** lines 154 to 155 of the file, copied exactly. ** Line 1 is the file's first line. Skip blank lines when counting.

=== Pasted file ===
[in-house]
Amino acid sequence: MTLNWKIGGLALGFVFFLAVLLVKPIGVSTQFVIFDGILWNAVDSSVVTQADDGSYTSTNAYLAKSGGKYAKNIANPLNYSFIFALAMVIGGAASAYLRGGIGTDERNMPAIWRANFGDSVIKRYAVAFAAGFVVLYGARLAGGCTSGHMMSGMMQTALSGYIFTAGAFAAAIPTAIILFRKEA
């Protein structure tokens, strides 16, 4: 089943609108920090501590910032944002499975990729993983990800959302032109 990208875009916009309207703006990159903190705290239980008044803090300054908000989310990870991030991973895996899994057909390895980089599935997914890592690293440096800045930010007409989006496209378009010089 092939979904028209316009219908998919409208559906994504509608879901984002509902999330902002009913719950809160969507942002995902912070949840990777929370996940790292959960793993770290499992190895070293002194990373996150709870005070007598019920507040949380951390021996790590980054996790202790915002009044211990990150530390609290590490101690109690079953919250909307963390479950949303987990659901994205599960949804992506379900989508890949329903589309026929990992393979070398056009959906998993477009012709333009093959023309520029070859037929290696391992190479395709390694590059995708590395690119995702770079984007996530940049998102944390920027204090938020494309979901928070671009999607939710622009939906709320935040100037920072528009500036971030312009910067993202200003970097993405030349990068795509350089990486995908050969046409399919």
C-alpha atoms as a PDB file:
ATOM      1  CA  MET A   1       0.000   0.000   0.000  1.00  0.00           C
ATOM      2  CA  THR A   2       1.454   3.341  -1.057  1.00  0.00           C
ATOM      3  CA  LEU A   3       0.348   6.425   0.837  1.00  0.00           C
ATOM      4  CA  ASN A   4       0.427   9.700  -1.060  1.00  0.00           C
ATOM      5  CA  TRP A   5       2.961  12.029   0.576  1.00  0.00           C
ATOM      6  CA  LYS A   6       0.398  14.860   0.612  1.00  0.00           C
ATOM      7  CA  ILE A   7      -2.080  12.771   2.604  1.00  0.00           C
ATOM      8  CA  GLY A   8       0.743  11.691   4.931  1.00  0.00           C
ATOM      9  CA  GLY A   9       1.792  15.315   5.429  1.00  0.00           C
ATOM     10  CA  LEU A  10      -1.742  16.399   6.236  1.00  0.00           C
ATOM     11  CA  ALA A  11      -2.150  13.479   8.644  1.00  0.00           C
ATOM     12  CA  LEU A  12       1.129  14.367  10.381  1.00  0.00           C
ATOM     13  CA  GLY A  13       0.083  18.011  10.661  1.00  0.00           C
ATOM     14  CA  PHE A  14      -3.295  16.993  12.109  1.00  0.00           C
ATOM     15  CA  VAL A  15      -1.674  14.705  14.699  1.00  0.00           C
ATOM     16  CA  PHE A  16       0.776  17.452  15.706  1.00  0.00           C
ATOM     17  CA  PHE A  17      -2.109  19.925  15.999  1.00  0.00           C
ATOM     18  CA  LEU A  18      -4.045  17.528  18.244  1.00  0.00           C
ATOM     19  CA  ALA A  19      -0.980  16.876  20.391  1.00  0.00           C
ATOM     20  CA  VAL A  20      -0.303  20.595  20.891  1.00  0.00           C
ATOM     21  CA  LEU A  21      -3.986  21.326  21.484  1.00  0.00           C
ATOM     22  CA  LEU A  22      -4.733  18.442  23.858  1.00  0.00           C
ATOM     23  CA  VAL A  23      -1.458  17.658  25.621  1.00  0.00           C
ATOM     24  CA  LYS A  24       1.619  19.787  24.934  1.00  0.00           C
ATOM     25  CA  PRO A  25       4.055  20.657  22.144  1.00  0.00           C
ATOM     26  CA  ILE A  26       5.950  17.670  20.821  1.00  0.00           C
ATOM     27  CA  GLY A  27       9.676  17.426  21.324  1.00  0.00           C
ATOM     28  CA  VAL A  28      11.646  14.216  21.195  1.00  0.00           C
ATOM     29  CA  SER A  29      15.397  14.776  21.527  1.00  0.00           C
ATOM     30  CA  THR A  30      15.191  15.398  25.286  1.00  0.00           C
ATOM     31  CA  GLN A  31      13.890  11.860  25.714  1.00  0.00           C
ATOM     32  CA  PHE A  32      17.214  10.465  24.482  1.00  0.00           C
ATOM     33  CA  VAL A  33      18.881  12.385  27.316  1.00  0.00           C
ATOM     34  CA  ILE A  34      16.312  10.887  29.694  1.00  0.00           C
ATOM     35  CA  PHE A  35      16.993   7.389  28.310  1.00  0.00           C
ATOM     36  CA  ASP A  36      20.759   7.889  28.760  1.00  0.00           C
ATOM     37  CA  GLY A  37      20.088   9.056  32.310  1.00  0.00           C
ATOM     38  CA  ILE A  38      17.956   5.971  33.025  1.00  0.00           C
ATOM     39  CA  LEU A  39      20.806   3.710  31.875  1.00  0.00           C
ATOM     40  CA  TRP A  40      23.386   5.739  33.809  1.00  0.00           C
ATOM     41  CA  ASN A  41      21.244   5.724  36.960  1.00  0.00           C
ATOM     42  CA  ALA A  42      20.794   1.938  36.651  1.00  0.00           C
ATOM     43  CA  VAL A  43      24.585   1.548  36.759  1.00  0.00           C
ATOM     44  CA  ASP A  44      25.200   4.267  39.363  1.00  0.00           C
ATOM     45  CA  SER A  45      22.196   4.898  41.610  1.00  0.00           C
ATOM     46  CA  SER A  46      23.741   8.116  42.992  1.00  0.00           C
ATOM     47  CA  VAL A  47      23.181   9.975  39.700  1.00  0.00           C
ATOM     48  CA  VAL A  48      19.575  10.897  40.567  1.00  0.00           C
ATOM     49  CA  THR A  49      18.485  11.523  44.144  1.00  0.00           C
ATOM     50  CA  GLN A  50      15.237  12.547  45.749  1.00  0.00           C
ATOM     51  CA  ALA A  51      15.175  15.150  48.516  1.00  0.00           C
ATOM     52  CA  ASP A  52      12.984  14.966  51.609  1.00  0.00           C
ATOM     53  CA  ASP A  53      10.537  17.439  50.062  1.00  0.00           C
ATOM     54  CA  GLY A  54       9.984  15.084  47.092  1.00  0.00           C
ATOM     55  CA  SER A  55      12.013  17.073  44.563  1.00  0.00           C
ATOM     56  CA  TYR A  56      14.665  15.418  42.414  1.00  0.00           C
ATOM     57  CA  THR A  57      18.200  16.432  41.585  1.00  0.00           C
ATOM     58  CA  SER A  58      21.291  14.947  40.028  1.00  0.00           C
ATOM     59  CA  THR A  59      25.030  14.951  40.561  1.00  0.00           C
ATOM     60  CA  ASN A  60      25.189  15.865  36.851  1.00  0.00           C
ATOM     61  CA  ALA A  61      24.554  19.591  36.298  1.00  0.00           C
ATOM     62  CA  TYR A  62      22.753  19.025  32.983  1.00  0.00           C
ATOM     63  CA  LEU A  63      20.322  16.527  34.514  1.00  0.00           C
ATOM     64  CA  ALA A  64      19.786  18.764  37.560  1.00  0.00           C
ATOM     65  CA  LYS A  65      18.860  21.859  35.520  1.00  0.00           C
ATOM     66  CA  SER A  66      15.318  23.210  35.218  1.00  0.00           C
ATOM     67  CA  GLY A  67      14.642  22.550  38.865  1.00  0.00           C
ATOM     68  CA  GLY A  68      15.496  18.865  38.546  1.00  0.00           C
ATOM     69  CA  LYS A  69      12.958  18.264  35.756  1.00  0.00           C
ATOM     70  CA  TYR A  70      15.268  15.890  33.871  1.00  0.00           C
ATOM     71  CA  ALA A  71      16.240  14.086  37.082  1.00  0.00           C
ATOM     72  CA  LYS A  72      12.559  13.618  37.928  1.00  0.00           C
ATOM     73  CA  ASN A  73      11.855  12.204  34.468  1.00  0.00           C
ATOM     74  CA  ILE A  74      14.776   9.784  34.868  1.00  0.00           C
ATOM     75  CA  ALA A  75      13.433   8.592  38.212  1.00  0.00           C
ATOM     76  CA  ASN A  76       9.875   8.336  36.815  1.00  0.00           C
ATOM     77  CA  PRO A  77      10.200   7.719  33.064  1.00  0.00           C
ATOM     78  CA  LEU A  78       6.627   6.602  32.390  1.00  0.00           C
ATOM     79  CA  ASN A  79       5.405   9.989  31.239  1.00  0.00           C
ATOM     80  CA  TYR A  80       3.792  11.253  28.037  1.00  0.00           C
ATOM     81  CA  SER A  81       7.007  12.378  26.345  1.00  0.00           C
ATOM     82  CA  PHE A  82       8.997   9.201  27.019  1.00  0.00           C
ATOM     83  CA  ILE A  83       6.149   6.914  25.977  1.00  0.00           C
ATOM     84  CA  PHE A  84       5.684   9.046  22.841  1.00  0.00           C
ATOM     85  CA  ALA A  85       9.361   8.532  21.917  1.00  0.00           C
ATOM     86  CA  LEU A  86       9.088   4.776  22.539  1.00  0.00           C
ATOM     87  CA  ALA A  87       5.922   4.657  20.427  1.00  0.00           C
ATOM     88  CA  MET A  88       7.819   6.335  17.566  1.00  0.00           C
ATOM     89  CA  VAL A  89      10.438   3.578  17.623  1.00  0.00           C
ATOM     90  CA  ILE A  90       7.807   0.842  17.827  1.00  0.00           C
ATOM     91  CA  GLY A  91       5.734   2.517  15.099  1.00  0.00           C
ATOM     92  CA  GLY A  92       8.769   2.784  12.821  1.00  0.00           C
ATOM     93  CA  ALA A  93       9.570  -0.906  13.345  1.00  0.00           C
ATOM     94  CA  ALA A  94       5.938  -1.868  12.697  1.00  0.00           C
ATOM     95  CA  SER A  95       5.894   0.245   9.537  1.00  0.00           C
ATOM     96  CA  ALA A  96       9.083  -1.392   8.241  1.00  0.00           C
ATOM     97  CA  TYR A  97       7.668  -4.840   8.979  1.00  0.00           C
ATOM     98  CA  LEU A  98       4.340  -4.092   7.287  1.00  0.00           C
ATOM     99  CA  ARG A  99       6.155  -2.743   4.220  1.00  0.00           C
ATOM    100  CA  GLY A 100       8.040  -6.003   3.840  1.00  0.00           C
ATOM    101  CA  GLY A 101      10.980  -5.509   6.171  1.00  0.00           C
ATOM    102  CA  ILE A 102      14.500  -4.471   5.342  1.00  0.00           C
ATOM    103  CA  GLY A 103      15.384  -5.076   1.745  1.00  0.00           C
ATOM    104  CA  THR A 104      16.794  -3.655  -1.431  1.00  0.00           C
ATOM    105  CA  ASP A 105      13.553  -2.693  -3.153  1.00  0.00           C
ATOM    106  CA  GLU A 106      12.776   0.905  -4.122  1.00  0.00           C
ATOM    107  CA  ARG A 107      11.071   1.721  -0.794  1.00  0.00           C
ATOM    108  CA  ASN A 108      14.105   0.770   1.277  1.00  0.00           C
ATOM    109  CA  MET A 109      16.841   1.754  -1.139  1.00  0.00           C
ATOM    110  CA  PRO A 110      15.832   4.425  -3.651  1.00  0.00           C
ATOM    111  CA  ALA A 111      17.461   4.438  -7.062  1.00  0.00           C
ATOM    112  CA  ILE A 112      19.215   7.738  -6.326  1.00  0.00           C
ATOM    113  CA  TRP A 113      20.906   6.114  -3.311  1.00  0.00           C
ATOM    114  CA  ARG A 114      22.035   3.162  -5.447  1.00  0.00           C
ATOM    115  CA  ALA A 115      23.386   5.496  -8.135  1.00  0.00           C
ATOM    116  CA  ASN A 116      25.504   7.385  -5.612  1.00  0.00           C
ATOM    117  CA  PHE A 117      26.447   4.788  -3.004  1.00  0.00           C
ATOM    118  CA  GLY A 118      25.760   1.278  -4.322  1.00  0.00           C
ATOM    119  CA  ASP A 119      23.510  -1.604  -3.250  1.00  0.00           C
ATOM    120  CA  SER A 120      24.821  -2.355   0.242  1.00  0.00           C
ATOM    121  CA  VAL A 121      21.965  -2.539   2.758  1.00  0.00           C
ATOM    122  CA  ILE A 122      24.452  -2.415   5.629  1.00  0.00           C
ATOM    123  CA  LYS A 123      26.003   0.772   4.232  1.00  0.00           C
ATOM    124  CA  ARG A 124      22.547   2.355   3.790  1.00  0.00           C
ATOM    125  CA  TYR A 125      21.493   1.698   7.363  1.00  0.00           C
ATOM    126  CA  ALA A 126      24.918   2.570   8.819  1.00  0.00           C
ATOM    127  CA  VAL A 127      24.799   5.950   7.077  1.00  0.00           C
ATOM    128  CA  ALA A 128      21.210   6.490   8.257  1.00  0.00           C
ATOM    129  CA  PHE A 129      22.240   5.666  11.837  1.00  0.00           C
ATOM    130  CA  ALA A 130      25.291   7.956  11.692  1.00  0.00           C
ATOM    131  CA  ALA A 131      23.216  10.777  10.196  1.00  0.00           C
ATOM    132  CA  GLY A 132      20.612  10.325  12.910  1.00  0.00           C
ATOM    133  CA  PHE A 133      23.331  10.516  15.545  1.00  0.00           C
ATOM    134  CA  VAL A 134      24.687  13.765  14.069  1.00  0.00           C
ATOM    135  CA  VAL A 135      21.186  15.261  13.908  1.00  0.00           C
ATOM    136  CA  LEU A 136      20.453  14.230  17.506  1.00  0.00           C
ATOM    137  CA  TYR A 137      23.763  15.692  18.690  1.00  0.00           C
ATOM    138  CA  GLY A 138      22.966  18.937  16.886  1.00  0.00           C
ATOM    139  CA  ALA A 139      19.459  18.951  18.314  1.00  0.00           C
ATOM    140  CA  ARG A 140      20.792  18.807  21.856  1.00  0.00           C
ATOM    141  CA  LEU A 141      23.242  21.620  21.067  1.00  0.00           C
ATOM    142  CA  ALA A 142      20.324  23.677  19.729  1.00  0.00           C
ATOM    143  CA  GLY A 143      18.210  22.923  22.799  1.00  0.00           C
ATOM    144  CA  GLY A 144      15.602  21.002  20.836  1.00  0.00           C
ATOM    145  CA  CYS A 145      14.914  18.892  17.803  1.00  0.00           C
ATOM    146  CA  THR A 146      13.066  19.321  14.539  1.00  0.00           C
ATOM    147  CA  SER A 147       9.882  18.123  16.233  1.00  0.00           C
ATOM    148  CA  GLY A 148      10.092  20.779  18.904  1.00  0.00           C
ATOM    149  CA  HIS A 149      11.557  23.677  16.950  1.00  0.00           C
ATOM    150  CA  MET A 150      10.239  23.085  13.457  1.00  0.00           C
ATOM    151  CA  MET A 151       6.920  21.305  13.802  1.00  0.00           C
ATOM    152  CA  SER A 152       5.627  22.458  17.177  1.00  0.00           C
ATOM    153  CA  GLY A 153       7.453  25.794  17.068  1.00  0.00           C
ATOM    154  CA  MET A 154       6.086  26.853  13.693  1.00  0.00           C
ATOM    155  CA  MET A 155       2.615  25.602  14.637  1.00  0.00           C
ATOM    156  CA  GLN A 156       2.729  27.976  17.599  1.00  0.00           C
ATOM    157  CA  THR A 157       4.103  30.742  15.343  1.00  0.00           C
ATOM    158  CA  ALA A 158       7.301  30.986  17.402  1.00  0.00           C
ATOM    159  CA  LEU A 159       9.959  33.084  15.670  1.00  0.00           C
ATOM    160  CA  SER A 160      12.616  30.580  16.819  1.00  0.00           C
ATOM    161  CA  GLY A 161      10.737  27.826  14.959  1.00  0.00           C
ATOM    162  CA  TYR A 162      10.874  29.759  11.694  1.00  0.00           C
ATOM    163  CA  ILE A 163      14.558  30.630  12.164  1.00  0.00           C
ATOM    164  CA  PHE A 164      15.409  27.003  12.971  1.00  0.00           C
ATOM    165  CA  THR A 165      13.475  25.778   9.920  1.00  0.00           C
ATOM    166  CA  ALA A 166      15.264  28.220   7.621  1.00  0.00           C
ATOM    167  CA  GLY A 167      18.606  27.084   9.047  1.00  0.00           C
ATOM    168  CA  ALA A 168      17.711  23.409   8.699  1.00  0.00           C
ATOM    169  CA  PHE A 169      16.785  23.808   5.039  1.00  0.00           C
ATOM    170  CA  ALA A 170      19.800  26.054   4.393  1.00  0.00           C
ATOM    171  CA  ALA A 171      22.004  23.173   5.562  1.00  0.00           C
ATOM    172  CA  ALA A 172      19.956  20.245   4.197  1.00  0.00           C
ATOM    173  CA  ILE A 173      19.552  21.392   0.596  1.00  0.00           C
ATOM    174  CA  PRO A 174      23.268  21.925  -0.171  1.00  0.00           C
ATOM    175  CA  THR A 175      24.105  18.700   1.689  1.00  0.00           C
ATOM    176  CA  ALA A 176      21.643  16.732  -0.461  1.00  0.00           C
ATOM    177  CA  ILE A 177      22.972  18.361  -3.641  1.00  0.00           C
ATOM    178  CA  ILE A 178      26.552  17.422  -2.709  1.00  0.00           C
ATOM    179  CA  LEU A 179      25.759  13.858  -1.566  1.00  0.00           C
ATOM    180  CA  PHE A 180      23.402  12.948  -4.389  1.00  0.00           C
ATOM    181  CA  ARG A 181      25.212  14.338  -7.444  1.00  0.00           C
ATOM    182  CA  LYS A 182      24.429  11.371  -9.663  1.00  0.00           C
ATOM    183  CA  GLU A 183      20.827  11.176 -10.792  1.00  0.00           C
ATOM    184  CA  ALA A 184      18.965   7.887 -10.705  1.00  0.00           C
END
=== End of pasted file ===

ATOM    150  CA  MET A 150      10.239  23.085  13.457  1.00  0.00           C
ATOM    151  CA  MET A 151       6.920  21.305  13.802  1.00  0.00           C